Letters from Rosie 10 | I am perhaps the last Madonna fan on earth. That’s as may be.

Letters from Rosie 10 | I am perhaps the last Madonna fan on earth. That’s as may be.
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By Rosie

I’ve come to talk about Madonna.

I am perhaps the last Madonna fan on earth. That’s as may be.

“Meeting him was like running into a tree” – Marilyn on Arthur Miller

Lately, since last Christmas to be precise, I have been consuming and thoroughly enjoying Chris Ott’s series of Shallow Rewards vlogs on Vimeo. With the most sincere, steady, paternal tone he addresses the viewer directly in close-cropped frame and he tells the kind of stories that just rock my fucking world. He is the best voice out there. Fantano and all these hyper brand aware critical mafia types need to take a lesson because if you want to truly affect change with your words – reach a person and move them into checking out a record that you like – do like Dolly Parton and Chris do. Learn how to tell a good fucking story.

Now – I don’t agree with everything he says, like, he dismisses Azealia Banks (‘212’ is a song that really set this generation on fire and I have this sinking feeling that if her record hits, Rihanna will start screaming and fast-rapping over aggressive beats and pop ballads will be put to sleep for the next five years = game change), but suffice to say I have been learning A LOT and have been mostly nodding in agreement and laffing and getting it and really thinking music is awesome and there is HOPE. Hope for music. So everyone go now and watch them and then Tweet him and let’s get him to make more.

One of the reasons why Chris is making these pieces is because he is concerned that the particular niche of music history that he considers his home turf (the obscure) is in danger of disappearing because not enough of those who remember it are sharing the knowledge.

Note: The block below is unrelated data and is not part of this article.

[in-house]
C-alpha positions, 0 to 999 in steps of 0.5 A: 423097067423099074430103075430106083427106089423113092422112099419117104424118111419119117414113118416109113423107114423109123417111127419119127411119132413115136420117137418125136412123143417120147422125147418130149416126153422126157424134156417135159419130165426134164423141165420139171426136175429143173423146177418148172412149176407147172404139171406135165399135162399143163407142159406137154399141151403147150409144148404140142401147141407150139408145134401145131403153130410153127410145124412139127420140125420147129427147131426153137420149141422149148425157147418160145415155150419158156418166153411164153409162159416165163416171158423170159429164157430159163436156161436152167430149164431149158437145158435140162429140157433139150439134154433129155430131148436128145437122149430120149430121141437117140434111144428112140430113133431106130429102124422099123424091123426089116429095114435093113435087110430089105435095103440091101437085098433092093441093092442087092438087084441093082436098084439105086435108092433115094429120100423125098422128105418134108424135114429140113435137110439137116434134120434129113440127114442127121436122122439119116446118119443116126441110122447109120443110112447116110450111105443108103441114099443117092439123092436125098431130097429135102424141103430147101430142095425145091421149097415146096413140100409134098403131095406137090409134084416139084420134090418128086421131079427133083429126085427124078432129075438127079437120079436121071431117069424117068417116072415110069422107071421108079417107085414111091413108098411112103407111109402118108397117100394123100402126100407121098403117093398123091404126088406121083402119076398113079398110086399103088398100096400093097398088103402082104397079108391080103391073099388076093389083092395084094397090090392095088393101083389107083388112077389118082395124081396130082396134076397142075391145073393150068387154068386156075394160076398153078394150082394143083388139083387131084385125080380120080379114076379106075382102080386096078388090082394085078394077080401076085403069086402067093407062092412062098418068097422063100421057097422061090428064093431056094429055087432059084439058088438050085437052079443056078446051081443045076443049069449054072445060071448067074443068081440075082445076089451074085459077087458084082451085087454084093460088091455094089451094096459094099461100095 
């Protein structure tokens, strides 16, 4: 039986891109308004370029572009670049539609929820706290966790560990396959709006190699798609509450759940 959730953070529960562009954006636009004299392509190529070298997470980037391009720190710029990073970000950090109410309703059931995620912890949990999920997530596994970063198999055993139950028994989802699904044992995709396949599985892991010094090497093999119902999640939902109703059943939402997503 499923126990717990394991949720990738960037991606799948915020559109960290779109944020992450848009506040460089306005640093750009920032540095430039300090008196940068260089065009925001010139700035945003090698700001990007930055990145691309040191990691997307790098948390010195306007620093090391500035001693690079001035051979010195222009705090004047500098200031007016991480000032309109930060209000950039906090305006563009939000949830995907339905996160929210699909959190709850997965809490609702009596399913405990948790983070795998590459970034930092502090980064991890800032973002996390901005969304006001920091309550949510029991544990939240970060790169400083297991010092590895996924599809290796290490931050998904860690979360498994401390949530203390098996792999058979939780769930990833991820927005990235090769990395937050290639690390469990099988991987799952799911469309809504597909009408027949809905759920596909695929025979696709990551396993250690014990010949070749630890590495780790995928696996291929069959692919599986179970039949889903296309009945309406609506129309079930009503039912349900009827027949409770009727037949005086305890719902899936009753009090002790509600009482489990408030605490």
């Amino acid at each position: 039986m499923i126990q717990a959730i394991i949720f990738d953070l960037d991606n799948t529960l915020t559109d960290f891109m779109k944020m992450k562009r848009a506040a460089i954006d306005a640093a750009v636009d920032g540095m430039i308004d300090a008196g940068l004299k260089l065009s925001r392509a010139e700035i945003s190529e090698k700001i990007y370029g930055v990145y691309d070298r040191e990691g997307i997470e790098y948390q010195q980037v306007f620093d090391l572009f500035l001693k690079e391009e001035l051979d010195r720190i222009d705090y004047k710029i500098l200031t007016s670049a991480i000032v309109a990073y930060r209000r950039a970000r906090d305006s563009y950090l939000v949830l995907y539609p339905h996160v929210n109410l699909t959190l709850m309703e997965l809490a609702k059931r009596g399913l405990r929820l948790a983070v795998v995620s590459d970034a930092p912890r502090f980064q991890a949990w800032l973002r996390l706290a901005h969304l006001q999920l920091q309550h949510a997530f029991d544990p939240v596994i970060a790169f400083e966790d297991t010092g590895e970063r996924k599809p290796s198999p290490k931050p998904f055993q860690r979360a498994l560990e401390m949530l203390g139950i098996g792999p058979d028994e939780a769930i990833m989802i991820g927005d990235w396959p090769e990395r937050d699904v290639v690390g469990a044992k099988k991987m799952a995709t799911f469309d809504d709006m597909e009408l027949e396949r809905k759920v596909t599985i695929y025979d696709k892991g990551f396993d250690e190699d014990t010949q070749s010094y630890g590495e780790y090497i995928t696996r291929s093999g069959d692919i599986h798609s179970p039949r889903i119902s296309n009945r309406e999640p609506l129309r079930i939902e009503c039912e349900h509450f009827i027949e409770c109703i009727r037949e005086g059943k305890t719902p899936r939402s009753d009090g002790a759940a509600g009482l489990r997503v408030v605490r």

“Much of what once was is lost. For none now live who remember it” – Galadriel, LOTR

He is quite right, this is how cultures die.

The music that he’s talking about, some of this stuff was huge. Four or five of his best vlogs are about Boy George, Duran Duran and Prince Nico Mbarga(!), but a lot of it is pretty unknown stuff. AR Kane to Alien Sex Fiend. Then there are big records that we all know about and are by now totally bored of, yet the industry of canonisation continues to try to re-sell these records to us over and over again. You know what they are: Loveless, Nevermind, Unknown Pleasures. The top two percent of indie music history is remembered and the median is just disregarded. He laments a world in which kids are educated to remember The Pop Group and Gang Of Four OVER the likes of Killing Joke. Just because post-punk was earmarked credible material come the Paul Morley, Simon Reynolds pop/crit trickle-down, but goth never has been, cos it never had any champions. (Actually I disagree with this cos recently I am always reading Venus X tweeting about Christian Death and since appearing in V mag I am pretty sure Venus X defines the term ‘turbo hipster’. This girl is fighting the good fight, though. She’s a feminist and out.)

“The lover of myths is the one who enjoys the mythologies whilst simultaneously seeking to destroy them” – Roland Barthes

But this is what got me thinking.